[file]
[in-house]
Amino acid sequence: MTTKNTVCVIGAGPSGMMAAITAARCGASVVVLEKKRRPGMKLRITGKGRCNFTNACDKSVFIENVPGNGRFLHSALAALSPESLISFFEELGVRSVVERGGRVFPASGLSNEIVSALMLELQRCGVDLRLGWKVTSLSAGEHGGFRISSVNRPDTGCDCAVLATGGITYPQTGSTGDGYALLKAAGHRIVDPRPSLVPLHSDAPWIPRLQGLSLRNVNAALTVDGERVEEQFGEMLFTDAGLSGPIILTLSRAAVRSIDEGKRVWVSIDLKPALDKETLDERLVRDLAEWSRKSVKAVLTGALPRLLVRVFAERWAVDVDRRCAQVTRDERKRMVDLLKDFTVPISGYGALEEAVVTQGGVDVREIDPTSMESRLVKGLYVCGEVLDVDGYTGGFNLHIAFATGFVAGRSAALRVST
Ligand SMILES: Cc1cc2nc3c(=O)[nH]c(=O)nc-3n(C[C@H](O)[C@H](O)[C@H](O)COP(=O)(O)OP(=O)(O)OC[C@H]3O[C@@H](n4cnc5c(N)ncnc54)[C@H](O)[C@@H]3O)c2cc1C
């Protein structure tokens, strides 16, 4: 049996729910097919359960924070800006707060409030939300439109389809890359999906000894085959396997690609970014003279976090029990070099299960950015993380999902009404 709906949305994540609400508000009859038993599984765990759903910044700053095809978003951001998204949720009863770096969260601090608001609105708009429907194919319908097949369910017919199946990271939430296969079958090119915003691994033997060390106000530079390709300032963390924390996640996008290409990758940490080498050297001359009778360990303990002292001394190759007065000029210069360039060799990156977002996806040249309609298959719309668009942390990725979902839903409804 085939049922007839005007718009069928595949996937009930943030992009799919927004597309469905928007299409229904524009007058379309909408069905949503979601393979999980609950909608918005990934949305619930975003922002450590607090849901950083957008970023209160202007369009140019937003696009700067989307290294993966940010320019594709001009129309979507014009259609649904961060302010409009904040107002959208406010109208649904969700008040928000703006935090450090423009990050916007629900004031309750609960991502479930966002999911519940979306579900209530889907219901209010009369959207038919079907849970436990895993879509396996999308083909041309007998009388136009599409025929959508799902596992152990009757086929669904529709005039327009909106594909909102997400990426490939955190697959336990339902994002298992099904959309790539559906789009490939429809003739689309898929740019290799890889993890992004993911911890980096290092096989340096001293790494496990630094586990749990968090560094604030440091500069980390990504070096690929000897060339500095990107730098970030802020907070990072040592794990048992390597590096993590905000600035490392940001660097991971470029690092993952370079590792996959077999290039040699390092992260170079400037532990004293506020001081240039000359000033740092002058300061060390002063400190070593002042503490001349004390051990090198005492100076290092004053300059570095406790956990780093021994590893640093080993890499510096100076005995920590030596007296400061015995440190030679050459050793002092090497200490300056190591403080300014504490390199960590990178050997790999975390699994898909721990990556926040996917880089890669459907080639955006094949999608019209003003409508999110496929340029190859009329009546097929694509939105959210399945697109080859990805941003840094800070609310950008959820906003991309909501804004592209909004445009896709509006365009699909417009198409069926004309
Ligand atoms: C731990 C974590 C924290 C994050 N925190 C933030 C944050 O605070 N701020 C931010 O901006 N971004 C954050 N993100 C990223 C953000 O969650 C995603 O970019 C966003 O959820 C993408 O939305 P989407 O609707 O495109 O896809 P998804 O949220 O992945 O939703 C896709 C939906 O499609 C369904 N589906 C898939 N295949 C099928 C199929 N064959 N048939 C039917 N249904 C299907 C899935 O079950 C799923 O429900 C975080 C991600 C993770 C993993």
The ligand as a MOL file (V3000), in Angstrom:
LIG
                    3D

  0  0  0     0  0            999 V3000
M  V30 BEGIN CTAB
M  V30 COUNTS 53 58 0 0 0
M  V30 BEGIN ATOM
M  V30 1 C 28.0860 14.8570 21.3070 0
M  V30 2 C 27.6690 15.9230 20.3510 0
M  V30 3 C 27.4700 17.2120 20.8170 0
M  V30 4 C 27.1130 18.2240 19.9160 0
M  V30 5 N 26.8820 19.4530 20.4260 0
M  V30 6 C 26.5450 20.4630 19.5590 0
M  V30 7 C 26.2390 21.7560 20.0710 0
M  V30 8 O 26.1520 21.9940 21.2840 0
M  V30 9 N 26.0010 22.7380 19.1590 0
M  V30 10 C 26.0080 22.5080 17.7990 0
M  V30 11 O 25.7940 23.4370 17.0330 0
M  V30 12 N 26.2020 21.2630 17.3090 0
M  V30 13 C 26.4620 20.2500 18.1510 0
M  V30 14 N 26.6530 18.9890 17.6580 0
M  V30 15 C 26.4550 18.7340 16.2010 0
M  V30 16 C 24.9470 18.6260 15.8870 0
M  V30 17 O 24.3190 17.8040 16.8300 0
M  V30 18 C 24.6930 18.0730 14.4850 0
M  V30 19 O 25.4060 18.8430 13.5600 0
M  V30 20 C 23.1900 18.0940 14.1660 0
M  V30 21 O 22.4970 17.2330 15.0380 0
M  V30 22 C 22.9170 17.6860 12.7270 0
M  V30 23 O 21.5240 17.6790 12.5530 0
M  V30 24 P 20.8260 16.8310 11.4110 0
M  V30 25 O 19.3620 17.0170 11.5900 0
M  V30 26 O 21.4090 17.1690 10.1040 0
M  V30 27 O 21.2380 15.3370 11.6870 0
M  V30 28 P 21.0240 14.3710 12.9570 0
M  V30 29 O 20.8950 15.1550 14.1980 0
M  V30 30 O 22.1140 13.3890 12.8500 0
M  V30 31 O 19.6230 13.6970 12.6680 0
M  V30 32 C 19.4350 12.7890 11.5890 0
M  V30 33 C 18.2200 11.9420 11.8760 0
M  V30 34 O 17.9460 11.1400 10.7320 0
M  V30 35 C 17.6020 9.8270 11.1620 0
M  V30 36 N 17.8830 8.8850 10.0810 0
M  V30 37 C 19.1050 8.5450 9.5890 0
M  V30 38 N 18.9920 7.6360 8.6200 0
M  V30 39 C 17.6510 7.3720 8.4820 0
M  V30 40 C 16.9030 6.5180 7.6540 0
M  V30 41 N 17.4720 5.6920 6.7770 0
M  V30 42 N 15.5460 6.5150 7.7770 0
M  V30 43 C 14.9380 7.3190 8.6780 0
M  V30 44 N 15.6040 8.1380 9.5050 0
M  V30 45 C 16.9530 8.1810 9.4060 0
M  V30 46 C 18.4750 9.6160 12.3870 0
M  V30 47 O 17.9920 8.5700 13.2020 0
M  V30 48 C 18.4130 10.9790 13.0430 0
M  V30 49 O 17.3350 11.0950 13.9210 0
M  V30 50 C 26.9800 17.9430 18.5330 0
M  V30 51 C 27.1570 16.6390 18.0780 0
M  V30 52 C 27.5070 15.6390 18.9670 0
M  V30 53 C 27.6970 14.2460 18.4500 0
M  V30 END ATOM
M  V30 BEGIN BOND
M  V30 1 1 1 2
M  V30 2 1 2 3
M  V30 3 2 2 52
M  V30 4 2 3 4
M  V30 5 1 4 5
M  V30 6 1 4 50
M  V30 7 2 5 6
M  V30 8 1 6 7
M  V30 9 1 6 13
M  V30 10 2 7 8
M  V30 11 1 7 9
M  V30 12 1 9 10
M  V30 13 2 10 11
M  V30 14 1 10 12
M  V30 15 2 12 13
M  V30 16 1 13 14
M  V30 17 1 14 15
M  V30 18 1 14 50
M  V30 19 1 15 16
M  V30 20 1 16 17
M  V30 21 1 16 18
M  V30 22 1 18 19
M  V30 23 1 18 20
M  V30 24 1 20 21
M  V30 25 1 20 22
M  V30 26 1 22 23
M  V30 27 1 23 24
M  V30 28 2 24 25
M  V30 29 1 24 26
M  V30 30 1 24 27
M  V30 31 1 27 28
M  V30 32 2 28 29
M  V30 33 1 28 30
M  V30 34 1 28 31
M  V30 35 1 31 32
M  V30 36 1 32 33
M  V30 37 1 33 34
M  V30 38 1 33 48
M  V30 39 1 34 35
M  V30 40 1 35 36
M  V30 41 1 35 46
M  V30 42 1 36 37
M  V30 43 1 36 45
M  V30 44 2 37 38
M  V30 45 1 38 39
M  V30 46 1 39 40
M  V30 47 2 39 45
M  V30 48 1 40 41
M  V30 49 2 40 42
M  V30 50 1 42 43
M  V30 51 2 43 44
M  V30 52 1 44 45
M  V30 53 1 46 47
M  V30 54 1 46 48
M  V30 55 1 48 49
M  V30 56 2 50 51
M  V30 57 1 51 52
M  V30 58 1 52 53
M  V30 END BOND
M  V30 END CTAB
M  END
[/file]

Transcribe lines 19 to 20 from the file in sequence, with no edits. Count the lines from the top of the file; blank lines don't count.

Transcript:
M  V30 7 C 26.2390 21.7560 20.0710 0
M  V30 8 O 26.1520 21.9940 21.2840 0